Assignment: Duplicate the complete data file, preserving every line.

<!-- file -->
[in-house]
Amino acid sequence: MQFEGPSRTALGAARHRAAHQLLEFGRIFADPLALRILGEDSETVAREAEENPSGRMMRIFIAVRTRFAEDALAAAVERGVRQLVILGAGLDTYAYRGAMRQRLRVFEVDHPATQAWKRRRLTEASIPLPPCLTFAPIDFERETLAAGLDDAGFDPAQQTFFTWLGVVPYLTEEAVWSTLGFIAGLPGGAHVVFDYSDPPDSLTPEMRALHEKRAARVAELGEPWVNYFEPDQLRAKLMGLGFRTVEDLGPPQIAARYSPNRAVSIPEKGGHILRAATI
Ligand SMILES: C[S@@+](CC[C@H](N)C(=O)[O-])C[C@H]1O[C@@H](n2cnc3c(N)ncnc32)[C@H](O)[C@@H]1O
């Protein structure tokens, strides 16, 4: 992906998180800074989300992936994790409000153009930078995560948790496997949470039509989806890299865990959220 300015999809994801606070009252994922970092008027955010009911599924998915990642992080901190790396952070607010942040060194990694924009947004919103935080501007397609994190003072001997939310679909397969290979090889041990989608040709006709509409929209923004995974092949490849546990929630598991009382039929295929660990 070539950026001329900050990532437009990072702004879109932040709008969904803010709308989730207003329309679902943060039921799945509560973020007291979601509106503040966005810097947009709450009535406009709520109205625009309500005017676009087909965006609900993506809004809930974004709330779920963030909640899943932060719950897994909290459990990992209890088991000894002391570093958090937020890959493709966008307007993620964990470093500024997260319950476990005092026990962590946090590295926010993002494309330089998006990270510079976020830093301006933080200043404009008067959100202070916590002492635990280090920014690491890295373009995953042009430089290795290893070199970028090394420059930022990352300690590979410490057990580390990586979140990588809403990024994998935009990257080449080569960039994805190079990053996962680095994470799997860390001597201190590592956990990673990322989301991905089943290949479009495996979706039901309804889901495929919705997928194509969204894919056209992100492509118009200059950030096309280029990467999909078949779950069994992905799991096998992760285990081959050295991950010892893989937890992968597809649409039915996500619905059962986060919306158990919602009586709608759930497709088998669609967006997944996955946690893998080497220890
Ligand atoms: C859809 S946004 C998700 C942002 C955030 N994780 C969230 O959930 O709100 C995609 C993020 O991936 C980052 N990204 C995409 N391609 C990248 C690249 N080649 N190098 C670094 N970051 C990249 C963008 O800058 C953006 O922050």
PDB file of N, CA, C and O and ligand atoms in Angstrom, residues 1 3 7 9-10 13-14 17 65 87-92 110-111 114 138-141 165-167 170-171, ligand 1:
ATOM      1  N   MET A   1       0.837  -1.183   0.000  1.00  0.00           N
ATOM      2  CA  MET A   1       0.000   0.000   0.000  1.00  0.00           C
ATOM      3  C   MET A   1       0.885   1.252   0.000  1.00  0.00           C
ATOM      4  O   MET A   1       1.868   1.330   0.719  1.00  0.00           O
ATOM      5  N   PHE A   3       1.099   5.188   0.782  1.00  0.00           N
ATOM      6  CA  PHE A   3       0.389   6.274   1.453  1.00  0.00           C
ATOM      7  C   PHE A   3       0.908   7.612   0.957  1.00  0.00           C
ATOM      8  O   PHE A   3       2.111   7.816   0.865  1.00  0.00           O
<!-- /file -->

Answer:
[in-house]
Amino acid sequence: MQFEGPSRTALGAARHRAAHQLLEFGRIFADPLALRILGEDSETVAREAEENPSGRMMRIFIAVRTRFAEDALAAAVERGVRQLVILGAGLDTYAYRGAMRQRLRVFEVDHPATQAWKRRRLTEASIPLPPCLTFAPIDFERETLAAGLDDAGFDPAQQTFFTWLGVVPYLTEEAVWSTLGFIAGLPGGAHVVFDYSDPPDSLTPEMRALHEKRAARVAELGEPWVNYFEPDQLRAKLMGLGFRTVEDLGPPQIAARYSPNRAVSIPEKGGHILRAATI
Ligand SMILES: C[S@@+](CC[C@H](N)C(=O)[O-])C[C@H]1O[C@@H](n2cnc3c(N)ncnc32)[C@H](O)[C@@H]1O
């Protein structure tokens, strides 16, 4: 992906998180800074989300992936994790409000153009930078995560948790496997949470039509989806890299865990959220 300015999809994801606070009252994922970092008027955010009911599924998915990642992080901190790396952070607010942040060194990694924009947004919103935080501007397609994190003072001997939310679909397969290979090889041990989608040709006709509409929209923004995974092949490849546990929630598991009382039929295929660990 070539950026001329900050990532437009990072702004879109932040709008969904803010709308989730207003329309679902943060039921799945509560973020007291979601509106503040966005810097947009709450009535406009709520109205625009309500005017676009087909965006609900993506809004809930974004709330779920963030909640899943932060719950897994909290459990990992209890088991000894002391570093958090937020890959493709966008307007993620964990470093500024997260319950476990005092026990962590946090590295926010993002494309330089998006990270510079976020830093301006933080200043404009008067959100202070916590002492635990280090920014690491890295373009995953042009430089290795290893070199970028090394420059930022990352300690590979410490057990580390990586979140990588809403990024994998935009990257080449080569960039994805190079990053996962680095994470799997860390001597201190590592956990990673990322989301991905089943290949479009495996979706039901309804889901495929919705997928194509969204894919056209992100492509118009200059950030096309280029990467999909078949779950069994992905799991096998992760285990081959050295991950010892893989937890992968597809649409039915996500619905059962986060919306158990919602009586709608759930497709088998669609967006997944996955946690893998080497220890
Ligand atoms: C859809 S946004 C998700 C942002 C955030 N994780 C969230 O959930 O709100 C995609 C993020 O991936 C980052 N990204 C995409 N391609 C990248 C690249 N080649 N190098 C670094 N970051 C990249 C963008 O800058 C953006 O922050």
PDB file of N, CA, C and O and ligand atoms in Angstrom, residues 1 3 7 9-10 13-14 17 65 87-92 110-111 114 138-141 165-167 170-171, ligand 1:
ATOM      1  N   MET A   1       0.837  -1.183   0.000  1.00  0.00           N
ATOM      2  CA  MET A   1       0.000   0.000   0.000  1.00  0.00           C
ATOM      3  C   MET A   1       0.885   1.252   0.000  1.00  0.00           C
ATOM      4  O   MET A   1       1.868   1.330   0.719  1.00  0.00           O
ATOM      5  N   PHE A   3       1.099   5.188   0.782  1.00  0.00           N
ATOM      6  CA  PHE A   3       0.389   6.274   1.453  1.00  0.00           C
ATOM      7  C   PHE A   3       0.908   7.612   0.957  1.00  0.00           C
ATOM      8  O   PHE A   3       2.111   7.816   0.865  1.00  0.00           O